[28 August, 2009]


Coming back to the Bay has sent me on a true roller-coaster ride. The kind where you scream like a little kid with glee, arms outstretched in a gesture of freedom and joy, then bend over sideways and vomit.

At first, I was dreading our return. I can't even pinpoint the exact reasons: was it the crammed apartment, the looming proposal writing, the overall culture of this hipsterville? As we descended from the Sierras on a four-lane crowded freeway into a valley of suburban developments and unending strips of malls, I realized that I feel trapped here. Even the free-spirited California, with all its political talk and environmental action, traps me in a certain uncomfortable lifestyle, part of which is a byproduct of the larger culture, part of which is unique to this area, and all of which I try to escape from yearly on my travels to distant lands. This is the lifestyle in which I have to operate a motor vehicle and brave the constant angry traffic to get to a giant store to buy preserved high-fructose-corn-syruped imitation food and clothes cheaply-made by enslaved mothers across the globe. Ok, I know I sound like your downer grandmother, but. These are my feelings!

Right. But then, Then! I started making myself appreciate this area's eccentricities. Like the fact that there are farmer's markets here, and city-wide compost pick-ups, and the fact that I can ride a kick scooter down the hill on my 1.5 hr daily commute into the city. Plus, things here are always blooming (which is not so good for allergies, but so good for staring and dreaming). Plus, there is the rocky coastline full of whales and sea lions...

So we'll see. I'm getting used to this here again, and maybe it won't turn out quite so bad afterall. Don't I always come to this conclusion in the end?

6 sighs or salutations:

Antonina | 30 August, 2009

It is interesting to read your posts. I've been living in LA for 4 years and been gradually spiraling into an apathetic stupor. I actually visit FS and Boston to get some fresh air, because these towns still preserve some common sense.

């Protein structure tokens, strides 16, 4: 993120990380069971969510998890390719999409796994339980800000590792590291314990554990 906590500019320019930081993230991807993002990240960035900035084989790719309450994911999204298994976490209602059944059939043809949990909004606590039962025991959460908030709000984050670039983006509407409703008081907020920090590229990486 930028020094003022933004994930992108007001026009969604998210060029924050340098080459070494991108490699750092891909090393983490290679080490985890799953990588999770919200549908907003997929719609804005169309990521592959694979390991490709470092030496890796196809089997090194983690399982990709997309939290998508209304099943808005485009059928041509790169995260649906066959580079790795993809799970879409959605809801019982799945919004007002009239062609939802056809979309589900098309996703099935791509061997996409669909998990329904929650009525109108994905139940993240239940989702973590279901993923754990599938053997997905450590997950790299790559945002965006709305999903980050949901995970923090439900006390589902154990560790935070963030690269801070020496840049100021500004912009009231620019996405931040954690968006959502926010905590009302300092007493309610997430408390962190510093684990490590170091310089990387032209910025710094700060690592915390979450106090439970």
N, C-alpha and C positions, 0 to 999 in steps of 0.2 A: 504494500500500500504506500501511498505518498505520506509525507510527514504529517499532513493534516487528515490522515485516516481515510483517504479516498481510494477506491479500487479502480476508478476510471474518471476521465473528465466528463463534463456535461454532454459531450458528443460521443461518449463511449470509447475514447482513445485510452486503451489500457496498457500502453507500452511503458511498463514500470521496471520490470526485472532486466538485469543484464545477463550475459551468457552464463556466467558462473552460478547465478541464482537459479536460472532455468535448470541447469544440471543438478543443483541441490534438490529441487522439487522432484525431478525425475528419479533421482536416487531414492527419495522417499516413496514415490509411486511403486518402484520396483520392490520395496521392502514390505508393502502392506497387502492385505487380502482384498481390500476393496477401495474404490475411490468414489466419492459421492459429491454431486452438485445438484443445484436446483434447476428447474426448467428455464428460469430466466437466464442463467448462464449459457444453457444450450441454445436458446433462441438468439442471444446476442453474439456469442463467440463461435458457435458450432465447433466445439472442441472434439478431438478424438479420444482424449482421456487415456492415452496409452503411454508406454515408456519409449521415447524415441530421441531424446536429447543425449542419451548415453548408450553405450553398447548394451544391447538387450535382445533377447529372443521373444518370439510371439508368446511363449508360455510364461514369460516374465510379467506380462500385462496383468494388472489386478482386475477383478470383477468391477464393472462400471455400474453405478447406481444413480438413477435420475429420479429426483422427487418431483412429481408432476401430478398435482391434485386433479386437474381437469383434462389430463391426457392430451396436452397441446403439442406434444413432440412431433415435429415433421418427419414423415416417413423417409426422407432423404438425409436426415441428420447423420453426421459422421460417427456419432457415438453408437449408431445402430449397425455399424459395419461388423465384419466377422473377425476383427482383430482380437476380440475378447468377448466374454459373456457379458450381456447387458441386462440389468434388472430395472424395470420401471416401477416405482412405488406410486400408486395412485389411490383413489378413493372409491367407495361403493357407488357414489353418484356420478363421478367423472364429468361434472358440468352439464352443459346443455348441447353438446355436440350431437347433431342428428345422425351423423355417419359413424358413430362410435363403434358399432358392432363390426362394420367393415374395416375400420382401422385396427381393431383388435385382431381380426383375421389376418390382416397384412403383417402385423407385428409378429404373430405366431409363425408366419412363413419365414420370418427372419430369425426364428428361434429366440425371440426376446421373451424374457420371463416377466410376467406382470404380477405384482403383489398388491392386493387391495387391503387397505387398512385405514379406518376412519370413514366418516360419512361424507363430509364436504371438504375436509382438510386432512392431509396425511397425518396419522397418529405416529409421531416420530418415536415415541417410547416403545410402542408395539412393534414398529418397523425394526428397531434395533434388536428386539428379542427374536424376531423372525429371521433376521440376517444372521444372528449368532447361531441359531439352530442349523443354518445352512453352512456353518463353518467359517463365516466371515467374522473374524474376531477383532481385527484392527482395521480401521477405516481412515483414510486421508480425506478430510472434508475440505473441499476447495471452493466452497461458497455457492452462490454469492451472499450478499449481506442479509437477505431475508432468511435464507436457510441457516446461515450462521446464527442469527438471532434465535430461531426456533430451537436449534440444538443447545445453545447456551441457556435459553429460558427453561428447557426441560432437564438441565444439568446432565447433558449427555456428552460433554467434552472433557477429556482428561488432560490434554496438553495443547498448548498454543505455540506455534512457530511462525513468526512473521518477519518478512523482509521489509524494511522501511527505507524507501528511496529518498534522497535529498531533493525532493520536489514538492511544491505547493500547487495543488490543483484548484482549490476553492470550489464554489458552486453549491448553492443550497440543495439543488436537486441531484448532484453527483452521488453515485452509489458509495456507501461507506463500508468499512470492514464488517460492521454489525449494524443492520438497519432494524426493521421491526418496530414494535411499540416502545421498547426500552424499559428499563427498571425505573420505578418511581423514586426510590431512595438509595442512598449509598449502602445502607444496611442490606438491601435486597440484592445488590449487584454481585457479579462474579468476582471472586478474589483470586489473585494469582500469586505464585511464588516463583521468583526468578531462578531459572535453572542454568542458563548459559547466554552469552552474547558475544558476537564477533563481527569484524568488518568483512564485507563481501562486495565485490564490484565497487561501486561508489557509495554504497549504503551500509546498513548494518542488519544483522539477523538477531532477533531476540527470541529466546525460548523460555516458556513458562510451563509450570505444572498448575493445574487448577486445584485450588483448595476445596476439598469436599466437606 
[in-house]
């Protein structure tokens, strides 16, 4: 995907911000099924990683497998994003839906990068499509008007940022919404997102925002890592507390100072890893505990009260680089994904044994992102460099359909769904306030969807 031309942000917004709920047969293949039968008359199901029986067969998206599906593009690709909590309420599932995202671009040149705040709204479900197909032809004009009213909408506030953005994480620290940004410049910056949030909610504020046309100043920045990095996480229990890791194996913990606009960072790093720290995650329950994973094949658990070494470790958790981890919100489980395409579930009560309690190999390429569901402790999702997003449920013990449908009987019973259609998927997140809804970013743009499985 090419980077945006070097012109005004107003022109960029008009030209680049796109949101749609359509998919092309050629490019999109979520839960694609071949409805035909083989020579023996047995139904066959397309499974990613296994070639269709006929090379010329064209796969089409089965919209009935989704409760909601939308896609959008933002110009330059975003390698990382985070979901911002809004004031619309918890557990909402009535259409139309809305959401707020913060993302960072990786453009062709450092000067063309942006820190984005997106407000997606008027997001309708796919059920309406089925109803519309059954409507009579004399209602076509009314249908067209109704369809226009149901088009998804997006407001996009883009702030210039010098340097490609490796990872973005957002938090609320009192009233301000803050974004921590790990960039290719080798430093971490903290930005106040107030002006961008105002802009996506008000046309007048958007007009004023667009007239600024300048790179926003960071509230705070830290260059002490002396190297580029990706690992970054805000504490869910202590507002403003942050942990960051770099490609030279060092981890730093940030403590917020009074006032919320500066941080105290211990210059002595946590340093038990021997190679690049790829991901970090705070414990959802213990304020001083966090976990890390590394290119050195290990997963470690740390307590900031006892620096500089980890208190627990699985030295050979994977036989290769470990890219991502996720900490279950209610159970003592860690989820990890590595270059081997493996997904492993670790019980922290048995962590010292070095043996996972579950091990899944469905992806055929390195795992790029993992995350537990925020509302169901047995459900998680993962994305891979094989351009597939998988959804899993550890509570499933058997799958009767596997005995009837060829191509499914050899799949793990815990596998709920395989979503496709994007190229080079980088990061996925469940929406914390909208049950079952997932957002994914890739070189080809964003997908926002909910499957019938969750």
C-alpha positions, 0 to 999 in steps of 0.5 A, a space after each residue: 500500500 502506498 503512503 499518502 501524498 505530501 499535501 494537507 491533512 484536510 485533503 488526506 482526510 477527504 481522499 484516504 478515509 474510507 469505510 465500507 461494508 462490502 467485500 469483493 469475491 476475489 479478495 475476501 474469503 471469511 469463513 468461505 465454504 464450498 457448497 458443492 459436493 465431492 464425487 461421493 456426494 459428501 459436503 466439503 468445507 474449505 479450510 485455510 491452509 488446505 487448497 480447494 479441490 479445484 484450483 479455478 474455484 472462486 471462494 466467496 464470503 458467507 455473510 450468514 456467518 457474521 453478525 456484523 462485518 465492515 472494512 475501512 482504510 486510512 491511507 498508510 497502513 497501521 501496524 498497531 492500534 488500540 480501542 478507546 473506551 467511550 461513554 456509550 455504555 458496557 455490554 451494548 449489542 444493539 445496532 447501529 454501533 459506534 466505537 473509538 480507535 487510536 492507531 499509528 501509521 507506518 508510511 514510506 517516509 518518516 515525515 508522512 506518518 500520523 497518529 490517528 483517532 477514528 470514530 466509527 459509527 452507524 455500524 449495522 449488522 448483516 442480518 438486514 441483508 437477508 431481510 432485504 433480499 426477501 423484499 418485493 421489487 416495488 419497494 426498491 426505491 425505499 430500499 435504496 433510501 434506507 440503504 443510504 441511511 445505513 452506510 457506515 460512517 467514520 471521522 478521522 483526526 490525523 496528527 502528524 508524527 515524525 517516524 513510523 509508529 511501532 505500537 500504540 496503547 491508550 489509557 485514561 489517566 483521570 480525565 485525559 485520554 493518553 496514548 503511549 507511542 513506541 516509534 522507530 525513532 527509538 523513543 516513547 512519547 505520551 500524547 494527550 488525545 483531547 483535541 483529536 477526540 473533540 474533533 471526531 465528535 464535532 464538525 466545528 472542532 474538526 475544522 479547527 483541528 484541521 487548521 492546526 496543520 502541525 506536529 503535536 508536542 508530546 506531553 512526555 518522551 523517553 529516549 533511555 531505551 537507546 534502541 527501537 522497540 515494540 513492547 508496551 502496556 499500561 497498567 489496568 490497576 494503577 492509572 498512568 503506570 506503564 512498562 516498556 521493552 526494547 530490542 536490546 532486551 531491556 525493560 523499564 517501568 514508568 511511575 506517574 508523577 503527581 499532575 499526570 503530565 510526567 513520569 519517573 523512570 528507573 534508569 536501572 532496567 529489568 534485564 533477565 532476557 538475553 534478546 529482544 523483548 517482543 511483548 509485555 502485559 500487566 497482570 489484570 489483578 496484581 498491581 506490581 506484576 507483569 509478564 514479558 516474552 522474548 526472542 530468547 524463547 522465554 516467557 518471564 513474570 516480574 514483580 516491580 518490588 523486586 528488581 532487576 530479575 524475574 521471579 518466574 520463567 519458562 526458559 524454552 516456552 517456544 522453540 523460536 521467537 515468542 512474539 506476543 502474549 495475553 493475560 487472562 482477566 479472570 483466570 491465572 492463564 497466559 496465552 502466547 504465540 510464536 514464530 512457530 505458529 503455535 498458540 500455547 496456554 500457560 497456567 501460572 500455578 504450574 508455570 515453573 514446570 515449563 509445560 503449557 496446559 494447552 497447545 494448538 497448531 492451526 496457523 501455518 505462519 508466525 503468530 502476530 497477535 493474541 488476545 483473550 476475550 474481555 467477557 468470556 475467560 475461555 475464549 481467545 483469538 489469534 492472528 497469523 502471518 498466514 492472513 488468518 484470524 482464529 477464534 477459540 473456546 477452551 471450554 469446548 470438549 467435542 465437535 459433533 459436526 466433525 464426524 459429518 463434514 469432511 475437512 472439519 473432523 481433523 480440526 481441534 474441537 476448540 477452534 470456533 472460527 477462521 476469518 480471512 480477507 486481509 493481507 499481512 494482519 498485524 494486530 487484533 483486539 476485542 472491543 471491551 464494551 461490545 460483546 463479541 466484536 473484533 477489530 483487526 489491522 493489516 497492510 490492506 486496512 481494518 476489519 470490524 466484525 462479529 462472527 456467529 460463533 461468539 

Surprisingly, regardless of the smog, I have been totally free from the severe respiratory allergy I used to have, and this is a blessing.
I have hardly been to Europe, but I feel things are less superficial there. Living in LA makes me forget that it might be different.

daria | 30 August, 2009

Interestingly enough, New York actually gives me some fresh air, even though it usually suffocates people. Either that or being out in Californian nature (either on the coast or in the mountains). I've only been to and have never lived in LA, but I can see how it might get redundant. What do you do there?
Thanks for stopping by.

ряж(л)енка | 31 August, 2009

I am envious of your compost pickup! With the heat we've been having, our trash is stinky the day after we change the bag, and so I keep wanting to get a compost bin (subsidized by the city, which is great!). But then I realize I don't really know if I'll be committed enough to aerating it once a week, adding turf, and the overall care-taking of compost that you need to dedicate yourself to. I'd kill for a compost pickup!

daria | 31 August, 2009

Yeah, I mean, the city-wide compost is pretty great. We don't have to worry about the whole, digging a compost pile or anything. Also, our apartment building has a communal garden... with veggies and herbs. The neighbors have a lemon tree, which is where we get our lemons. And I guess, the middle school in Berkeley has a garden as well, which the kids get to work in (and learn about all this stuff) and then use the produce for their lunches as well. So yeah, I mean, Berkeley definitely has its environmental perks. You can move here! :)

Antonina | 08 September, 2009

I go to a small business school in Los Angeles. LA is really behind in recycling. At the restaurant where I work we recklessly throw away glass and plastic together with trash. Very few people compost. There are "eco-villages", closed communities that practice sustainable living, but there so few of them. Overall affluent white west Los Angeles is more sustainable, here in East LA we are environmentally barbaric.

daria | 10 September, 2009

Yeah, even up here there is a lot of what I call "pseudo-environmentalism". Like the aforementioned composting. Sure, it's nice that it even exists, but in order to do it "properly", you have to call the city, get some kind of a container (which, I believe, is plastic), then go buy some kind of compostable bags (which are also plastic, but theoretically compostable plastic). Anyway, it seems that you have to spend more and use more materials. In our house, we just use milk or juice cartons, which have to be composted anyway, with their tops cut off.
There are many such examples. Like the transportation system (that the Bay Areans pride themselves on) which is fairly inconvenient to use (as opposed to the European systems), and doesn't even span the whole spread of this area. Anyway, I could go on...

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